Without wanting to go into too much detail now, I have a question to the background. Goethe lived in the Age of Enlightenment and the Industrial Revolution. We live in the age of the digital revolution. Both in the original works and your interpretation of the influence of the progress of technology on the human thinking and acting plays the crucial role. Professionally, you were right in the centre of high-end technology. Was one of the reasons for giving up your job the fact that you questioned your thinking and acting within this system?

Humm: Well, the answer may be found at the latest in the scene, where Faust holds the likeness of my head in his hands …. [smiles knowingly].

Film still: Zealous und Genius: „Two souls live in me, alas, Irreconcilable with one another“ Faust

Right, it’s self-explanatory. To get back to the work: In what sequence was the whole created?

Humm: Having studied the original, I transported the scenes most important to me into a new narrative. I then drew a storyboard for the respective thirty seven scenes, which I first used as a template for my illustrative pencil drawings, before I proceeded with the photographic production.

[The kernel of the brute …] Sketch, pencil drawing and photograph of Apparition: “So it’s you who was the poodle!“ “And what’s your name?” Faust

“Where did these references come from? Did you use a digital template?”

Humm: No, by hand. Fortunately, I can think very visually. I used the actors, whom I connected with their respective parts, as models only for the faces. As, for instance, Anna Nicole Smith for the angel or Christoph Waltz for Faust.

I alternatively look at the drawings and the photographs. Hard to imagine that the details of the drawings were often implemented one to one. “And from the start, the film was conceived as the grand finale of the entire work”, I now ask.

Pencil drawing and photographic implementation of Faust’s resurrection

Humm: No. It was not planned at all. I had only planned to create a staging with the actors which I intended to use as a reference for my oil paintings and water colours. However, during that time the idea emerged to film a ‘Making-of’ as a documentary. In order to animate the finished stills, we asked the actors to speak a sentence from Faust and quickly realised how suited to film this material was. So the idea took its course.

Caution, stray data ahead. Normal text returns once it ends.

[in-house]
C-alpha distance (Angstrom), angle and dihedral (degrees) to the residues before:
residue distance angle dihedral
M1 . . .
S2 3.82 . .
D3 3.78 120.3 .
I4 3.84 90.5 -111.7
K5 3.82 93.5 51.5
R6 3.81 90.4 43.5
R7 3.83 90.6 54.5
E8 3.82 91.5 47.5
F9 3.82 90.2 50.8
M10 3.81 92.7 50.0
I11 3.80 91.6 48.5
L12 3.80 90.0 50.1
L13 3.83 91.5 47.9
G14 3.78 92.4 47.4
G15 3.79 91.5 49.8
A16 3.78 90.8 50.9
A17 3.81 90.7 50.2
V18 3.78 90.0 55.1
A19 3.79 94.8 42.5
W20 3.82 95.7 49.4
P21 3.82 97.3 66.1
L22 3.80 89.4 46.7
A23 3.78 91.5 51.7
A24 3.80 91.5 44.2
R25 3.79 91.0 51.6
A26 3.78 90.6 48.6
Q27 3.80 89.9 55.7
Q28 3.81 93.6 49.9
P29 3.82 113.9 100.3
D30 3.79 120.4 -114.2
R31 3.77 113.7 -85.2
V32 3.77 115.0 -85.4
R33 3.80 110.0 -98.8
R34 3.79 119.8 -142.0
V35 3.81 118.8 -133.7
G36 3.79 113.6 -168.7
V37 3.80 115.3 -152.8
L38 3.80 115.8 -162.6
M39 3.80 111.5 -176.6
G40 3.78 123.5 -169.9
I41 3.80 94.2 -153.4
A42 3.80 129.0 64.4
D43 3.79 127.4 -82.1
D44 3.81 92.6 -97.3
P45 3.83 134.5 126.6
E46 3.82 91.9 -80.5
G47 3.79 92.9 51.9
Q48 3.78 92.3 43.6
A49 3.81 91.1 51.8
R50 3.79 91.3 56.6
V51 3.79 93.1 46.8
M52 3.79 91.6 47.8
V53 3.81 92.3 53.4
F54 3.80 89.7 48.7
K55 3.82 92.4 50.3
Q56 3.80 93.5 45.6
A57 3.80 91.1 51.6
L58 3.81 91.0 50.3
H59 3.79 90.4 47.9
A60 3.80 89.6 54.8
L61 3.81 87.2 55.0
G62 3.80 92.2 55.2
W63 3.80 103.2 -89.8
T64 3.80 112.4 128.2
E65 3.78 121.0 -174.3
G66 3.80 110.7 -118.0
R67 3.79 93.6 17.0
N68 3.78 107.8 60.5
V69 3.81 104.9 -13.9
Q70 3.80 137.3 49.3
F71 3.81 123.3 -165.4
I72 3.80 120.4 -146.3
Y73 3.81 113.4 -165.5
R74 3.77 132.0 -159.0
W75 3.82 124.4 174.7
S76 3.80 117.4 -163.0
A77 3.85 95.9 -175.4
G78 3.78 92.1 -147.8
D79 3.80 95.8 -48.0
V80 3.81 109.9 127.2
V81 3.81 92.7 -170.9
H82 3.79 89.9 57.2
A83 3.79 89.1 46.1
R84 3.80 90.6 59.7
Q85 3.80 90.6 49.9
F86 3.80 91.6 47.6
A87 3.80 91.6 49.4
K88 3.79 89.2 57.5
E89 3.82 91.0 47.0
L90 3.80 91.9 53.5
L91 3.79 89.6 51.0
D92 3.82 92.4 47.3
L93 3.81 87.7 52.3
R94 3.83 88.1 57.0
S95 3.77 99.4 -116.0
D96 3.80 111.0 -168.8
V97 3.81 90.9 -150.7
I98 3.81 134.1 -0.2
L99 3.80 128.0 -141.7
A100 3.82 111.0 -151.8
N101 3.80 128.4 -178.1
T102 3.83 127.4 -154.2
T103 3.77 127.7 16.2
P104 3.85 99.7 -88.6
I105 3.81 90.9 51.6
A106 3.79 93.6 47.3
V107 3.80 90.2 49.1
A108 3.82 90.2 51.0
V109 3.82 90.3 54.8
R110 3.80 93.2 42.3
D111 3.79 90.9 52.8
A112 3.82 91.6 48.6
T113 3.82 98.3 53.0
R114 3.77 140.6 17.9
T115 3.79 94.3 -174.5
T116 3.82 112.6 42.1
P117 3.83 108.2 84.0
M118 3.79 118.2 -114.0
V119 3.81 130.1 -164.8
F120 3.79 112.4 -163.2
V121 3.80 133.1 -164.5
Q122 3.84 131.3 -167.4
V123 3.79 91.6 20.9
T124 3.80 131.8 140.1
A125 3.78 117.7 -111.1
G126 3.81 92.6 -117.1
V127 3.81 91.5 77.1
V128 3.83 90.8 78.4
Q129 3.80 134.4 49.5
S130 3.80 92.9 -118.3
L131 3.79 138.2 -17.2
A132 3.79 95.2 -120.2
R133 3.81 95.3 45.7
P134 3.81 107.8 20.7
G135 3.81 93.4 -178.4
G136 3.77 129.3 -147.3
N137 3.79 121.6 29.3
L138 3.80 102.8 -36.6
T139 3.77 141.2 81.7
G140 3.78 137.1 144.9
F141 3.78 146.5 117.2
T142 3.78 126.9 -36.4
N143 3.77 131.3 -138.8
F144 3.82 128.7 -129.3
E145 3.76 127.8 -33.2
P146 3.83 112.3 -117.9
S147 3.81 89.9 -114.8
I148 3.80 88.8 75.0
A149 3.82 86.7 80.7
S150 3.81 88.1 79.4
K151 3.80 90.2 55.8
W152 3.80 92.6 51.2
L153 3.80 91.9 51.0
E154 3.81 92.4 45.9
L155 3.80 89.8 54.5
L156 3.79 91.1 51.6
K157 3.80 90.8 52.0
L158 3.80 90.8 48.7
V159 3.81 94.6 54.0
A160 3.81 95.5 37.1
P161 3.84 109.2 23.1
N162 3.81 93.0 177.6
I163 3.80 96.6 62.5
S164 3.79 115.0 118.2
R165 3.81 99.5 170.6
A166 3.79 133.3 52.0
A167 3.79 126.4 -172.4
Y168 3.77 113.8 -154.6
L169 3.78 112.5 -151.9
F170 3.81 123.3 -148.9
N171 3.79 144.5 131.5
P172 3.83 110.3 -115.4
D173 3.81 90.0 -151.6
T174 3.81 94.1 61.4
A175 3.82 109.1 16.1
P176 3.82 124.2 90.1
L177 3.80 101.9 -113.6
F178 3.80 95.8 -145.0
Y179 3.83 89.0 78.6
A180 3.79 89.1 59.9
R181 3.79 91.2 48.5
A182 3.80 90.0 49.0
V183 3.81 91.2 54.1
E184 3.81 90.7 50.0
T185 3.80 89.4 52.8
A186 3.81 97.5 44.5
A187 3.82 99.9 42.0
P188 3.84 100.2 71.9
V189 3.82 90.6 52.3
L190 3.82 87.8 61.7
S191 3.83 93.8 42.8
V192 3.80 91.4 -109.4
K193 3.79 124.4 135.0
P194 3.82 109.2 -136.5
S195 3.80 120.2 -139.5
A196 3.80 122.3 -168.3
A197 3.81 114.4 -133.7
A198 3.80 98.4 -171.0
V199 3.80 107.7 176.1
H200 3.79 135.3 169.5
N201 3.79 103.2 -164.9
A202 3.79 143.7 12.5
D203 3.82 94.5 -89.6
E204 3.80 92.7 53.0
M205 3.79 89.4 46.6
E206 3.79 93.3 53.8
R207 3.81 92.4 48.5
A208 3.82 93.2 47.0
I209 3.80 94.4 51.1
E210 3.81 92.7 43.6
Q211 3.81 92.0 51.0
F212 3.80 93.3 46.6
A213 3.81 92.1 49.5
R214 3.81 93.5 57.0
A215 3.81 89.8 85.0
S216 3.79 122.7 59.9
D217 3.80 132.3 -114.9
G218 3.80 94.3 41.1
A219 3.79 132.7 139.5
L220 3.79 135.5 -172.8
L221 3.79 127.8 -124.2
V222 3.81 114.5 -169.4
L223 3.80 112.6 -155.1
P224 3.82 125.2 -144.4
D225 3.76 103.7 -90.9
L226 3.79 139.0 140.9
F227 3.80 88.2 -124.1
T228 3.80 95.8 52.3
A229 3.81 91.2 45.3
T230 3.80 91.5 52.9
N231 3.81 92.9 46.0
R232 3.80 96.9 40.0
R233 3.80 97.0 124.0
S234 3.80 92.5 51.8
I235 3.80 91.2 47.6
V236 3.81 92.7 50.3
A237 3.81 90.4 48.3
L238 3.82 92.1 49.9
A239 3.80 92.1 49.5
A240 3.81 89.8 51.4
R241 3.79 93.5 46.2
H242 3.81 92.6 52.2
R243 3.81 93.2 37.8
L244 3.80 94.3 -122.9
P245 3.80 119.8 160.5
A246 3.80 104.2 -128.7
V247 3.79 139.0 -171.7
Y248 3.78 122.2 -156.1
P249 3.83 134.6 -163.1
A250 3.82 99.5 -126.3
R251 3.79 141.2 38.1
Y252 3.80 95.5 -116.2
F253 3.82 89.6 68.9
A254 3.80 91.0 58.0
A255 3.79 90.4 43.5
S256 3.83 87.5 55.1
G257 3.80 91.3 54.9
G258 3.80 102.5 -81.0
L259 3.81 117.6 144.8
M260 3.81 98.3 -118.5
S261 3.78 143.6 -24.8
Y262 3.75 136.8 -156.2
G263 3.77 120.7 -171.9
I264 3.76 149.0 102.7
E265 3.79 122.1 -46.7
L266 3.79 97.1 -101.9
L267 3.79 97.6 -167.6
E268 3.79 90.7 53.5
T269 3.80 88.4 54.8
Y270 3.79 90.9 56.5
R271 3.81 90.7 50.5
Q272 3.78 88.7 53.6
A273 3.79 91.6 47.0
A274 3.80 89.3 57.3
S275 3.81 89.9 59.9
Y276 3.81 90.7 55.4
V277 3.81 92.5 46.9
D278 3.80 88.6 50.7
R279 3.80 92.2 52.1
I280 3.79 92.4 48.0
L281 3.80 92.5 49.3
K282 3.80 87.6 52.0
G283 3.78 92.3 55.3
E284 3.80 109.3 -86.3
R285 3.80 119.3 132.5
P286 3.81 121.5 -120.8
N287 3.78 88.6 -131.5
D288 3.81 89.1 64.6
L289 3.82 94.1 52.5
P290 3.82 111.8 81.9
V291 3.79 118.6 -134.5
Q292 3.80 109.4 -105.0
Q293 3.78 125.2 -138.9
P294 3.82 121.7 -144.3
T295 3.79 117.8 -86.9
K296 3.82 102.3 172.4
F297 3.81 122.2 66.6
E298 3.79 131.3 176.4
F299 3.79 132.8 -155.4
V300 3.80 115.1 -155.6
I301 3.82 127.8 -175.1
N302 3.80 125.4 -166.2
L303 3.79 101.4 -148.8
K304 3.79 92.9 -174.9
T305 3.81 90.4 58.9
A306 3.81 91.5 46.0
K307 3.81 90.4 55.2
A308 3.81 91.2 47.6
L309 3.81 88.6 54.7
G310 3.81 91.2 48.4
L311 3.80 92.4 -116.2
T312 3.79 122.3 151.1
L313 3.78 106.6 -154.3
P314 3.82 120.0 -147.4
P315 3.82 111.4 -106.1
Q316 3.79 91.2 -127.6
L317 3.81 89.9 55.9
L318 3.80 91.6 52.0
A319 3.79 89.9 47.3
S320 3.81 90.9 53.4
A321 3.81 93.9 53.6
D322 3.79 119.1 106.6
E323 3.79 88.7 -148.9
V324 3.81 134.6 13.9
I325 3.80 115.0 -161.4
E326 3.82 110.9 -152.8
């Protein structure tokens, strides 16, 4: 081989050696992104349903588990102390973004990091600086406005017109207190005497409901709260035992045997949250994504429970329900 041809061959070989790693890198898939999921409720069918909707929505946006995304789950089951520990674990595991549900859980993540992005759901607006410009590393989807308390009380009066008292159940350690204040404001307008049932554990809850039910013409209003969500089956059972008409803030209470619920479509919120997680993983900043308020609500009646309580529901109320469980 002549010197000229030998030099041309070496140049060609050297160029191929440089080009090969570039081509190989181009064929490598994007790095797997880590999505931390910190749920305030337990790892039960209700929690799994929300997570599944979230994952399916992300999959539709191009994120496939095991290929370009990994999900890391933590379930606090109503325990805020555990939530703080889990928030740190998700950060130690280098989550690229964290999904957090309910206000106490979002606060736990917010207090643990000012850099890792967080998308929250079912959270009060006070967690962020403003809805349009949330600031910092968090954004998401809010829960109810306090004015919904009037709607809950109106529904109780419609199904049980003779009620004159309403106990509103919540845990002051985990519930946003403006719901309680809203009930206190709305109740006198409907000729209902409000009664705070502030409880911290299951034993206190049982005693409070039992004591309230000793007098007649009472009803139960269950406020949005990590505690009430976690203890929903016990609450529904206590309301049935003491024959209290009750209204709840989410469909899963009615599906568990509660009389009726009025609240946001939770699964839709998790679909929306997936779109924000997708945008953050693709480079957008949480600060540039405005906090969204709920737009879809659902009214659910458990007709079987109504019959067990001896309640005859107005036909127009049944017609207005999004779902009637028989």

I summarise up to here: Sketch book, graphic drawings, photography, film. We now go to look at the water colours and oil paintings. Amongst them, there are known sequences of sets from Faust, but overall in a freer interpretation. The colours are expressive, the motifs appear as a mix of surrealism and Pop-Art, the outlines are drawn so accurately that, again, I suspect a digital template or stencil. Of course, I am wrong again. This, too, was all drawn by hand. Unbelievable.

Works from top left to bottom right: Water colour of Apparition, Water colour of Abuse, Lamia, oil painting

I nearly forgot the bronzes, which are also characterised by an interesting mix. The characteristics of form and the figures of the classical period are also clearly visible, which, in combination with the figures from Faust, found their new interpretation.

Apparition, Bronze sculpture, visible in the background on the left, and as a full view on the right

The diversity and perfection of the various artistic positions, their imagery content and ultimately the term Gesamtkunstwerk lead me to pose the final question:

In your press release, the term Gesamtkunstwerk is used, which is considered as being essentially German. It is not possible to translate it into another language. Some of the sound track of The Last Faust is by Wagner. Your Übermensch Humunculus is a black man with blond hair and blue contact lenses. A German literary classic served as a reference to create your Gesamtkunstwerk. All in all, there are stereotypes or terms that have been assigned varying meanings during the course of history. And your narrative ends with the extinction of mankind which mankind, in is greed for infinite knowledge and infinite power created for itself in Silicon Valley. More irony and allusion to yourself is hardly possible…

Humm: [laughs] Correct. That was the intention. Using the concept of time travel through art history in contemporary aesthetics I was able to express how different symbols and also the concept of the Gesamtkunstwerk could be interpreted and defined. I used irony as a stylistic means to stimulate a critical examination when dealing with contemporary history and ultimately with onself….

Would you like to see The Last Faust? Stream video on demand on Amazon, iTunes, Sky Stores, Google, Microsoft, Wuaki or Vubiquity.

It’s worth it!

Further Information

… about the artist:

https://philipphumm.art/